Why the Mental Health Discourse in India Needs to Focus on Social Realities

In 2019, nearly 381 Indians died by suicide every day, out of these, roughly 31 deaths were of farmers and others dependent on agriculture. While suicide is often seen as a mental health issue, can the suicide of a farmer due to economic reasons be classified the same way as that of an urban youth possibly living with mental health challenges? 

To deal with the growing rate of challenges like suicide, recommendations have been made by researchers to the Indian government to improve access to mental healthcare and support. However, mental health does not exist in a silo but is strongly influenced by factors like an individual’s quality of life, health and social standing. Thus, the lens through which interventions are currently being designed and implemented for such a heterogeneous population also raises pertinent questions for the current mental health landscape. 

Sudarshan R Kottai, clinical psychologist and assistant professor of psychology, Jain University in Bengaluru spoke to Re:Set about why decolonizing mental health is crucial for India and why the system needs to be more patient-centric as opposed to revolving around providers. 

This interview has been edited for length and clarity. 

In your latest paper, you discussed why the mental health help currently extended to people such as migrant workers who suffered during COVID-19 lockdown was inefficient, could you please elaborate?

The issue that I find problematic with mainstream mental health discourse, which is led by state and government-run mental health institutions like…NIMHANS in India, is that it is completely divorced from social realities. It doesn’t look at power structures [like casteism], it doesn’t speak against the oppressors who actually cause social suffering. 

With the case of farmer protests happening now…many mental health professionals have written about farmer suicides. But, there are no mental health professionals speaking against the government, the state policies on agriculture and the need to reform those so that mental health [of farmers] will organically evolve. The oppressors [in this case] are the state and the corporates [that will benefit from the policies the farmers are protesting against.]

For example, when migrant workers’ issues happened, mental health [organizations], professionals and systems sprung into action to provide mental health services. The government put out a notification asking NIMHANS, CIP, LGBRIMH, the three premier mental health institutions of the country, to provide counseling. Yes, there is severe distress…amongst that population, but they cannot be reframed only as mental health issues as they are structural issues also.

This whole lot of social suffering, difficulty, distress, disability caused by structures and [people in power] gets reframed as mental health problems to be treated and to be intervened by professional experts.

India has a high rate of farmer suicide which is often linked to agrarian distress but is viewed as a mental health problem. Photo courtesy: Pexels

Research has shown that as a result of COVID-19, India could see a larger mental health crisis, where does decolonizing mental health care fit into this?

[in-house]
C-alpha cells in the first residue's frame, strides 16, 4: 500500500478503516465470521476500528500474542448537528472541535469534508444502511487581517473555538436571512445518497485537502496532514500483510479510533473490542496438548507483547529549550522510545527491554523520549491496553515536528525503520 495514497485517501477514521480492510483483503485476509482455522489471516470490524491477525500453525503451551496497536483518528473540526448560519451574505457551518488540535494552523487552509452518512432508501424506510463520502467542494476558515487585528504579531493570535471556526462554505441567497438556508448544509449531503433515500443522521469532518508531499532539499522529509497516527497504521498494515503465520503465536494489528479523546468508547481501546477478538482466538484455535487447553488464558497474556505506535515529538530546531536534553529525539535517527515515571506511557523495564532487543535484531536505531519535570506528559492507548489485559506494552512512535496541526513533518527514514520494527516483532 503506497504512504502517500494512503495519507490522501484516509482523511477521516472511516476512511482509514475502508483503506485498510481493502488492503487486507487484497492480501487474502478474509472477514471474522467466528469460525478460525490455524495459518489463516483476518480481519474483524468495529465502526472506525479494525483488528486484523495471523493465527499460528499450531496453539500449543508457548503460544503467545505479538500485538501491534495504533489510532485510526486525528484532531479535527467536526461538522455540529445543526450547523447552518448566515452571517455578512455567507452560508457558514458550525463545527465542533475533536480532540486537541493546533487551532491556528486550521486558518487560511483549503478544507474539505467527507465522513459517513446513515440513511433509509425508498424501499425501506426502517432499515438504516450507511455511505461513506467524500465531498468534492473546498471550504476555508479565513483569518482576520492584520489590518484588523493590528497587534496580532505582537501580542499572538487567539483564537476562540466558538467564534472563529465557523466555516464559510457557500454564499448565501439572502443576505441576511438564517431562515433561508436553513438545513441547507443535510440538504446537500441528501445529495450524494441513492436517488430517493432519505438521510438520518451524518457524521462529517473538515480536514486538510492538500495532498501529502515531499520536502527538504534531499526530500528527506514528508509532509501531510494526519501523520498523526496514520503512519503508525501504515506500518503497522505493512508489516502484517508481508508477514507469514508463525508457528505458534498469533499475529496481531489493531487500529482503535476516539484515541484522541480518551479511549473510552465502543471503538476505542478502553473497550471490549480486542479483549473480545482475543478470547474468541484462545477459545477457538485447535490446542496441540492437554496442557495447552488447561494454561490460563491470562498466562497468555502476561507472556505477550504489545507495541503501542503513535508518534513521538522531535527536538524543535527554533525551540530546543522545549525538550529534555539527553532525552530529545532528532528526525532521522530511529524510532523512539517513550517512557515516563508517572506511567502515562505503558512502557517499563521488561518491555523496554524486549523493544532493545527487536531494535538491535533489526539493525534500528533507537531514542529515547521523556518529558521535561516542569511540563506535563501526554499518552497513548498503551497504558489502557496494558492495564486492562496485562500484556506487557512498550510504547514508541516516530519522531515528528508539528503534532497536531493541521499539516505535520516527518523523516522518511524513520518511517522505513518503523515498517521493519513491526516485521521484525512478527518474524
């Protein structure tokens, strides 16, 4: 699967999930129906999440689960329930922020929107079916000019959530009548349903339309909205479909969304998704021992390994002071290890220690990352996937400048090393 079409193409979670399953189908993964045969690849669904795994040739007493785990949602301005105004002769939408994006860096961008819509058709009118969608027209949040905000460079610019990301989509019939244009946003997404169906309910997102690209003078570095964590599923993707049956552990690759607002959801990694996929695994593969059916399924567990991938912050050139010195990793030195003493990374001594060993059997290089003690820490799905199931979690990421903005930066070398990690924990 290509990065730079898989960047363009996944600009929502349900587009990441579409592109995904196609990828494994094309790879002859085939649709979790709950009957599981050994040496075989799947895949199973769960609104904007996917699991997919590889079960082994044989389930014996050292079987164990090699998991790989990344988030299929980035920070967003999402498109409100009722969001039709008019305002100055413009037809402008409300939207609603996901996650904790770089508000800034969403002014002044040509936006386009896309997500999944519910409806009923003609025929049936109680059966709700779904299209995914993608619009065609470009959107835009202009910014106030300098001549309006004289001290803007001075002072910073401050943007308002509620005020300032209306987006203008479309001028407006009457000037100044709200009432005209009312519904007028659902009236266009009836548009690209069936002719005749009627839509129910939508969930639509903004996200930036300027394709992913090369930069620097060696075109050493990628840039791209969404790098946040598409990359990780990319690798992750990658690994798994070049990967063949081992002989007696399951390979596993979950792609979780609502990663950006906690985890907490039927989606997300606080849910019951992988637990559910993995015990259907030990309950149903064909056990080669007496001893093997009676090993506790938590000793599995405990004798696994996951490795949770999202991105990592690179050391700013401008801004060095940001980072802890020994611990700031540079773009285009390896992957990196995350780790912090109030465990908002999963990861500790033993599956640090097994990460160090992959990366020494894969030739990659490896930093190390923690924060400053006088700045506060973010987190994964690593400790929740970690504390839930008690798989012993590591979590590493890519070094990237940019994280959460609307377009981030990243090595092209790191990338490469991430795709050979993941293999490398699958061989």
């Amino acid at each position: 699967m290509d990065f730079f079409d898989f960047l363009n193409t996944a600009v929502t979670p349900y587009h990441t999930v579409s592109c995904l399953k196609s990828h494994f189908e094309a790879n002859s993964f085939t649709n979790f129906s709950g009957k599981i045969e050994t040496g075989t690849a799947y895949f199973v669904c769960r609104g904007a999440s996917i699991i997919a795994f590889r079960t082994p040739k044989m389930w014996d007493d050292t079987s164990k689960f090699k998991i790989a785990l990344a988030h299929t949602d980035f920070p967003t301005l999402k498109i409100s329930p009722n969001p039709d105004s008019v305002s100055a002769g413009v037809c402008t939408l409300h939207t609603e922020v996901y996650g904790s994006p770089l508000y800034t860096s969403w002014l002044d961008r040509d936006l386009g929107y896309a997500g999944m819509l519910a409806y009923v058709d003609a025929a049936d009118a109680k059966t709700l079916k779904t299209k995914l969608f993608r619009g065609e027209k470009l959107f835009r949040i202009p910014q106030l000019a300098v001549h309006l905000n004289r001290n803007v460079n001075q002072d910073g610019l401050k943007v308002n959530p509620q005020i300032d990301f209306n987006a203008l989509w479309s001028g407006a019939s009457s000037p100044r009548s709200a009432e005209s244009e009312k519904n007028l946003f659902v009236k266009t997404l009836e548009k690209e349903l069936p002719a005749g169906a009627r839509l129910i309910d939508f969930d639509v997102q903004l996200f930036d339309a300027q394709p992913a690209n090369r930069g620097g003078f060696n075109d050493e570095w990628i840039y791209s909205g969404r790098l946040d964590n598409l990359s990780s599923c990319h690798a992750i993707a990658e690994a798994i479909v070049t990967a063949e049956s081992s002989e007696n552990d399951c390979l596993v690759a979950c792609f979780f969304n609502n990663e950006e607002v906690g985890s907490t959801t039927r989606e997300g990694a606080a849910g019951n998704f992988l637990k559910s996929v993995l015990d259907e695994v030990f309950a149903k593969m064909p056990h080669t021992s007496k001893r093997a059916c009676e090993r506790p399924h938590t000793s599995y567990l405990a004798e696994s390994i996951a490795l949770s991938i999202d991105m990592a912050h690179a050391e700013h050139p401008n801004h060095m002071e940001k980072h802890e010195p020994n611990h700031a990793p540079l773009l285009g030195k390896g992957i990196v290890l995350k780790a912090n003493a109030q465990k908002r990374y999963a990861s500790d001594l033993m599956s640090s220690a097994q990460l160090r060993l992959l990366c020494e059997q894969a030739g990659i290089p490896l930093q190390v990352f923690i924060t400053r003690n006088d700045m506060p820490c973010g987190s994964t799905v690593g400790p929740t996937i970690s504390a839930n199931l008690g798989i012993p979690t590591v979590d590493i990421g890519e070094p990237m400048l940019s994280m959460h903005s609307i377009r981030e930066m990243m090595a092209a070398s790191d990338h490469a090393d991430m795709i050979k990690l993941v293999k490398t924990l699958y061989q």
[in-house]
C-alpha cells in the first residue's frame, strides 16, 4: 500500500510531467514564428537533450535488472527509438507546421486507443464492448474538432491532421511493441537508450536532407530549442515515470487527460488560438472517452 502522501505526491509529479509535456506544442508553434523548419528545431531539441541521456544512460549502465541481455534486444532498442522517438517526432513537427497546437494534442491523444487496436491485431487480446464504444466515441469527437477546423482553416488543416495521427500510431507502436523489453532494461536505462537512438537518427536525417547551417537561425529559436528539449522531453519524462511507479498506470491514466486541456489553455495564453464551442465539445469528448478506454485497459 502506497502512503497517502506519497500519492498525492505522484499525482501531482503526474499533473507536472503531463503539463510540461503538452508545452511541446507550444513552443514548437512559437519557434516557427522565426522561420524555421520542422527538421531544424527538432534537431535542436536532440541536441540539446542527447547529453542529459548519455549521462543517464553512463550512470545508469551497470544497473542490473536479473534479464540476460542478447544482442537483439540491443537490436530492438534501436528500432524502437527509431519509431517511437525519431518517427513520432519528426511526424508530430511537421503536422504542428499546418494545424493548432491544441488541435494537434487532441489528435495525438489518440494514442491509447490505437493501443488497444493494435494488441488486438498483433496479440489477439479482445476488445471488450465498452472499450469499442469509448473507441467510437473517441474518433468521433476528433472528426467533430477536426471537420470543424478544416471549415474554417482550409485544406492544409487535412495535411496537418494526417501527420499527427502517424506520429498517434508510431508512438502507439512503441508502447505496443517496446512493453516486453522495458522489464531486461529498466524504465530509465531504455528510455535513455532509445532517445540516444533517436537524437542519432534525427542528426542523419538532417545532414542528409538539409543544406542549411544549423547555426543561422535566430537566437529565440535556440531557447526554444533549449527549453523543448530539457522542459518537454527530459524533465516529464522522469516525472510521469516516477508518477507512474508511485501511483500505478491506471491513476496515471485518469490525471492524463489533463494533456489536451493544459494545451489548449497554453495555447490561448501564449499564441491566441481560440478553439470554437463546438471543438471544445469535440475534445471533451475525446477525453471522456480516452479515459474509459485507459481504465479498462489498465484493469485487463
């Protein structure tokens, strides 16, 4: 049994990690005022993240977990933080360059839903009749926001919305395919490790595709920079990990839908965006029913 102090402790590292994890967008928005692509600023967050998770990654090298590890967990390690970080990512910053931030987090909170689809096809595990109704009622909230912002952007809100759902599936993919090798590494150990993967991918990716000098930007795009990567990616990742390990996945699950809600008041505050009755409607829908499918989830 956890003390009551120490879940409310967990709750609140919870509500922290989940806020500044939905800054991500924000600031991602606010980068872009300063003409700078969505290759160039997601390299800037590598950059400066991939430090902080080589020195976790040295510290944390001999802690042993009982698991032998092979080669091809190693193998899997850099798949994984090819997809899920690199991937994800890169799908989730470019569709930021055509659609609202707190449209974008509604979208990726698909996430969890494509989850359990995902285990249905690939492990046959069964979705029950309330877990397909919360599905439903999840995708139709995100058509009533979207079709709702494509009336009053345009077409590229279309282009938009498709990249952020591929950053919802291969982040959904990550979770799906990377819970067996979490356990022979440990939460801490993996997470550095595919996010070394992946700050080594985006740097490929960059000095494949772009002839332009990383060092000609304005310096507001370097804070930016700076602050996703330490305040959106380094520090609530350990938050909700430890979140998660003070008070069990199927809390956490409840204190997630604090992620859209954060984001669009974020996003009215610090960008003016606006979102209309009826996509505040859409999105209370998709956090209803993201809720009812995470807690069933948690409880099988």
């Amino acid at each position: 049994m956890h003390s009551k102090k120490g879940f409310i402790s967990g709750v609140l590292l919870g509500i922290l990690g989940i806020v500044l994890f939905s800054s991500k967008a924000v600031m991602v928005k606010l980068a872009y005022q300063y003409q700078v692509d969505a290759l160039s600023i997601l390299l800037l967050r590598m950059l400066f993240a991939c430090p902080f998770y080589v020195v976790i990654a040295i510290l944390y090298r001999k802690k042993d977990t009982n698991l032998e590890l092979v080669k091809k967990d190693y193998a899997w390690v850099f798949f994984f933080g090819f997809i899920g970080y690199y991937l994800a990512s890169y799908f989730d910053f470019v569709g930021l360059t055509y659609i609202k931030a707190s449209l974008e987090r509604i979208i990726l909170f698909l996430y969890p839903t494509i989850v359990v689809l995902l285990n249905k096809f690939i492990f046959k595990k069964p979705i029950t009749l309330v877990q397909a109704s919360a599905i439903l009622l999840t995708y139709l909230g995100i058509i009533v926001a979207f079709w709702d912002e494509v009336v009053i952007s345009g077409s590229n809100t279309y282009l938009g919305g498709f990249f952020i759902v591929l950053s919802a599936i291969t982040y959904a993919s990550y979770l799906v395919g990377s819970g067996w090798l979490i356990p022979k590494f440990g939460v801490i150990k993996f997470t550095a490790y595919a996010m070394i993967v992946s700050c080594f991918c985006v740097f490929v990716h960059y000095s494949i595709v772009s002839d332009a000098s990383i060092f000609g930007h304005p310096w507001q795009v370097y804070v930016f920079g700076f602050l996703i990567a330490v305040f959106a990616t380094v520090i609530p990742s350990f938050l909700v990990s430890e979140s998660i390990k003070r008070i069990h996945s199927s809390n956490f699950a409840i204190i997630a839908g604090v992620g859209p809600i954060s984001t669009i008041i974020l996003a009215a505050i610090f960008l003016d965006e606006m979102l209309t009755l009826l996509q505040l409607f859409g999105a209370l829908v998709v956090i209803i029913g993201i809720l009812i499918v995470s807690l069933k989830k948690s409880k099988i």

[When it comes to] decolonizing mental health, I think the training, education, research, the whole knowledge production itself is [seen as by those in the field as] something scientific, objective and value-neutral. But, you cannot have healthcare without linking it with the community and without hearing their voices. 

When I was in Assam, being trained as a clinical psychologist, there used to be so many [workers] who were dubbed as “Bangladeshi” because they had long beards or the women wore burqa. [When they visit the mental health institution] what happened is immediately, they were dubbed as psychosomatic and given the diagnosis of anxiety, depression and were given free medication such as anxiolytics or anti-depressants, by the institution. Sometimes the psychiatrist after giving this, [send them] for psychotherapy and cognitive behavioural therapy. So, [I later understood] that they are stateless, being chased by police, chased by people, suffering from discrimination and they don’t get employment. Even if they do get employed, they aren’t paid, they are abused. 

[Which is why] we need structural competency training which [has been studied by] by Jonathan Metzl. It evolved in the U.S. in terms of racism, but when we come to India, there should be focus on casteism which is very much prevalent. [This kind of training is important when it comes to decolonizing mental health because] at least there will be a language for you to speak about caste.

Currently, in education for mental health professionals, are concepts like systemic oppression, social justice a part of curriculums, included in practice? How do you think this should be expanded?

We should focus on qualitative research, [currently in psychology and psychiatry] most of the research is quantitative. [Through statistical analysis] you’re trying to number the mind, but no psychologist is going to the field, staying there and understanding the ecosystem or the ecology. Not being trained in qualitative research is a big problem. 

The United Nations has also acknowledged that mental health should move to a development discourse…human rights discourse. Mental health professionals should collaborate [with anthropologists, social scientists, and others to better understand social context]. These collaborations would show the facets of the same problem [from different perspectives]. The biggest failure of mental health systems has been that they never got involved in politics or advocated for human rights-based transformative change.  

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